``````dual_ (dual a ∧ dual b)  (With I,(I^-1))
``````
``````∨    1  e0  e1  e01
``````   +-----------------
``````  1| 0  0   0  -1
`````` e0| 0  0   1  -e0
`````` e1| 0 -1   0  -e1
````e01|-1 -e0 -e1 -e01````

I'm getting different behavior on the duals, lets try the same without backpedaling.

``````dual  (dual a ∧ dual b)  (With I)
``````
``````∨    1  e0  e1  e01
``````   +-----------------
`````` 1 | 0  0   0   1
``````e0 | 0  0  -1   e0
``````e1 | 0  1   0   e1
````e01| 1  e0  e1  e01````

Turns out to be the one that we got by examining the rules that regressive product should follow.

Ok, how about we use the dual I described earlier? No backpedaling.

``````dual (a  + b*e0 + c*e1 + dI)
``````    = d  - c*e0 + b*e1 + aI
``````
``````∨   1  e0  e1   e01
``````   +----------------
``````1  |0   0   0   1
``````e0 |0   0   1  -e0
``````e1 |0  -1   0  -e1
````e01|1 -e0 -e1   e01````

There's still a possibility that I mixed the things up, wikipedia page proposes the regressive product is set up in a different way.

``````dual_ (dual a ∧ dual b)  (With (I^-1),I)
``````
``````∨    1  e0  e1  e01
``````   +----------------
``````1  | 0  0   0   1
``````e0 | 0  0  -1   e0
``````e1 | 0  1   0   e1
````e01| 1  e0  e1  e01````

Same table as without going backwards. But matches with the table I got by reasoning.

So this is something I haven't understood yet. What's the correct dual and does it really change when doing projective geometry? Or did I understood Gunn's papers wrong?

## Motivation

If you get the regressive product right, it's likely just as interesting as the wedge product.

The wedge can be understood as combination of geometric objects. vector∧vector produces an area of the parallelogram oriented across those vectors. vector∧area produces an oriented volume of a parallelepiped.

Regressive product in other hand produces intersection of objects.

If you'd want the intersection between two planes.

``````0.2x + 0.4y + 0.5z = 0
````0.3x + 0.9y + 0.1z = 0````

You recognize the dot product there. The plane could be thought as a geometric object that's a dual of a vector that's perpendicular to the plane.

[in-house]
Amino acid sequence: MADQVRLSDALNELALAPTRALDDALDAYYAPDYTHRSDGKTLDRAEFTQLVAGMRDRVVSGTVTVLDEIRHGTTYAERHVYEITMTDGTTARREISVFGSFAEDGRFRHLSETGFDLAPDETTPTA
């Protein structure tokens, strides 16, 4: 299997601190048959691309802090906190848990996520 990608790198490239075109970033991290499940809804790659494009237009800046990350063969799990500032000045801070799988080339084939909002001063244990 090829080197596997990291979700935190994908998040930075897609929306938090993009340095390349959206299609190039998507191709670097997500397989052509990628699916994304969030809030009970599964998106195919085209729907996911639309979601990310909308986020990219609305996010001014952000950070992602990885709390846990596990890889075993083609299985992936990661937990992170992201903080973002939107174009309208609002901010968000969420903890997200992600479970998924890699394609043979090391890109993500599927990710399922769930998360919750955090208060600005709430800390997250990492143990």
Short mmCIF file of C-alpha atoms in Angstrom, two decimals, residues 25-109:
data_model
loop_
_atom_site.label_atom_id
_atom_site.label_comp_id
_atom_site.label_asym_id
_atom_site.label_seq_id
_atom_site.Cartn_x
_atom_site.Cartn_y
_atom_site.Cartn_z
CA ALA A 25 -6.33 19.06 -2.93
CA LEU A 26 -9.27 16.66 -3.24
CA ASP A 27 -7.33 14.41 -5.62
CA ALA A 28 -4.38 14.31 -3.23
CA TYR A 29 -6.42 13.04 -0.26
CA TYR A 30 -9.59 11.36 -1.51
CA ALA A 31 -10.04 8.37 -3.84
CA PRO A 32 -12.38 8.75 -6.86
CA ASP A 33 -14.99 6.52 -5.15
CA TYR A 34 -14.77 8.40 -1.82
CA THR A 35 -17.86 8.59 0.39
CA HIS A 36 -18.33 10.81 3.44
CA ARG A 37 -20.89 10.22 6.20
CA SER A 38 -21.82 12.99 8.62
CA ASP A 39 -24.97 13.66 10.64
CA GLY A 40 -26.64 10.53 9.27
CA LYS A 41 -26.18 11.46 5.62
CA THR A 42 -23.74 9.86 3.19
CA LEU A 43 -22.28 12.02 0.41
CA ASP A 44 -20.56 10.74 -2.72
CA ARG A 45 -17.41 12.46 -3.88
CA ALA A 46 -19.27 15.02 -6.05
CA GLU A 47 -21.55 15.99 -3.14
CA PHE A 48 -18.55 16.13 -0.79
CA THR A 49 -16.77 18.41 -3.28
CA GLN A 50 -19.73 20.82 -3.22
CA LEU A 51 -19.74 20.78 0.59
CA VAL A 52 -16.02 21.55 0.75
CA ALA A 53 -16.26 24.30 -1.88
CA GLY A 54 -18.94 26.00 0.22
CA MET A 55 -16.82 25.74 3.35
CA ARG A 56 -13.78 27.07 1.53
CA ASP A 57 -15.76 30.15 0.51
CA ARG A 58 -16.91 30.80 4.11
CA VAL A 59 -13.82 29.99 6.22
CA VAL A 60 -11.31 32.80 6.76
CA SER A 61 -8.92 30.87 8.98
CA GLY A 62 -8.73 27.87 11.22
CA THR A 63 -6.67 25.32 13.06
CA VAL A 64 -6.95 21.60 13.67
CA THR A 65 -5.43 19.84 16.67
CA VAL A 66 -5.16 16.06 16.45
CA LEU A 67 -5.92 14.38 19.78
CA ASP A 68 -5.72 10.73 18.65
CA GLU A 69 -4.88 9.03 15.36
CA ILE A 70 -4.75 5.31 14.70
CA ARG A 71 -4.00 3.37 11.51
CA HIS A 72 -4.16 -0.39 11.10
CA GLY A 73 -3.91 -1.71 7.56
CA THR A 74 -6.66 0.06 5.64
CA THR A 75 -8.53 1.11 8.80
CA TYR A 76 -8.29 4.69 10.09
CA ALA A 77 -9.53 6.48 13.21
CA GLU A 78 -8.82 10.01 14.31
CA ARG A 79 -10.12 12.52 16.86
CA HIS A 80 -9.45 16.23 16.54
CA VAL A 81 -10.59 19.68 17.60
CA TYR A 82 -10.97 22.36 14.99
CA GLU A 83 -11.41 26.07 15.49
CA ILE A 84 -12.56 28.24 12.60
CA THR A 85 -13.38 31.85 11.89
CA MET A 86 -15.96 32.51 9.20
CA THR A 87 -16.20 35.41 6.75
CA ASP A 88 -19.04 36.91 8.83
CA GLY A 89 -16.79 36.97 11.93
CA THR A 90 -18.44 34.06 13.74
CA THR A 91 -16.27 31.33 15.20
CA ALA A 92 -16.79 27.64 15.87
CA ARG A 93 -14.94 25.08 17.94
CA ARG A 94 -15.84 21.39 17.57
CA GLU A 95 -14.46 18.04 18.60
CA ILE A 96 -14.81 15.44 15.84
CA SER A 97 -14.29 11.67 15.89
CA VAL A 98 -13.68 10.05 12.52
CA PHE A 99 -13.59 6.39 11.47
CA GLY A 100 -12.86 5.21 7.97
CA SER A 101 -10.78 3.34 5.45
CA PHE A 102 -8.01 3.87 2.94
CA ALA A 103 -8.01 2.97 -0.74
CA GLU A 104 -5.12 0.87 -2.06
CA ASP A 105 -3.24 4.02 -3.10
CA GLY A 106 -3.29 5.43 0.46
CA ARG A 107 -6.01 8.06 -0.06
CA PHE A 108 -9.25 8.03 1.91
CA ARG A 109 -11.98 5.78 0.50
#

So we could think that we have:

``````plane1: 0.2X + 0.4Y + 0.5Z
````plane2: 0.3X + 0.9Y + 0.1Z````

And if we take a wedge product.

``````(0.2X + 0.4Y + 0.5Z) ∨ (0.3X + 0.9Y + 0.1Z)
``````
``````(0.2X ∨ 0.3X + 0.2X ∨ 0.9Y + 0.2X ∨ 0.1Z)
``````(0.4Y ∨ 0.3X + 0.4Y ∨ 0.9Y + 0.4Y ∨ 0.1Z)
``````(0.5Z ∨ 0.3X + 0.5Z ∨ 0.9Y + 0.5Z ∨ 0.1Z)
``````
``````(              + 0.2 * 0.9XY - 0.2 * 0.1ZX)
``````(- 0.4 * 0.3XY               + 0.4 * 0.1YZ)
``````(+ 0.5 * 0.3ZX - 0.5 * 0.9YZ              )
``````
``````+(0.2 * 0.9 - 0.4 * 0.3)XY
``````+(0.4 * 0.1 - 0.5 * 0.9)YZ
````+(0.5 * 0.3 - 0.2 * 0.1)ZX````

Recall the rule that we're working with inverse concepts. The "antiplane" `XY` is a geometric object missing `x` and `y` directions.

``````+(0.4 * 0.1 - 0.5 * 0.9)YZ ===> x
``````+(0.5 * 0.3 - 0.2 * 0.1)ZX ===> y
````+(0.2 * 0.9 - 0.4 * 0.3)XY ===> z````

Plotting the values in you get the intersection between planes, though you can graphically reason this as well because we just did a cross product between plane normal vectors and you know what that means.

Another example could be given from scaling a plane. Lets say you construct a plane from two vectors.

``a, b, a∧b``

Now you'd like to scale the vectors in some direction. Whatever that operation is this transform should keep the vectors in the plane, and we can represent it like this:

``(s a) ∧ (s b) = s (a∧b)``

``````s (a*x)     = s_x * a * x
``````s (a*y)     = s_y * a * y
``````s (a*z)     = s_z * a * z
``````s (a*(x∧y)) = s_x * s_y * a * (x ∧ y)
````...````

That obviously works and was quite easy to retrieve. Another option is to scale parallel component and combine it with orthogonal component.

``(k(dot a n) + (a ∧ n)) * (inv n)``

The inner products in geometric algebra seem to have something else going on with them. I mostly don't understand them yet.

You've been able to do reasoning with vector algebra already so that's not anything new to geometric algebra. Though all this stuff is polymorphic. The scaling is clearly defined for all multivectors. The Wedge/Regression product seem to do the same things with all multivectors. Reflections/Transforms/Inverses seem to be polymorphic.

That has been interesting enough to detract me. In few days there's the GAME2020 event in Kotrijk Belgium. I won't be there but eventually I can watch the videos and hopefully that clears up something.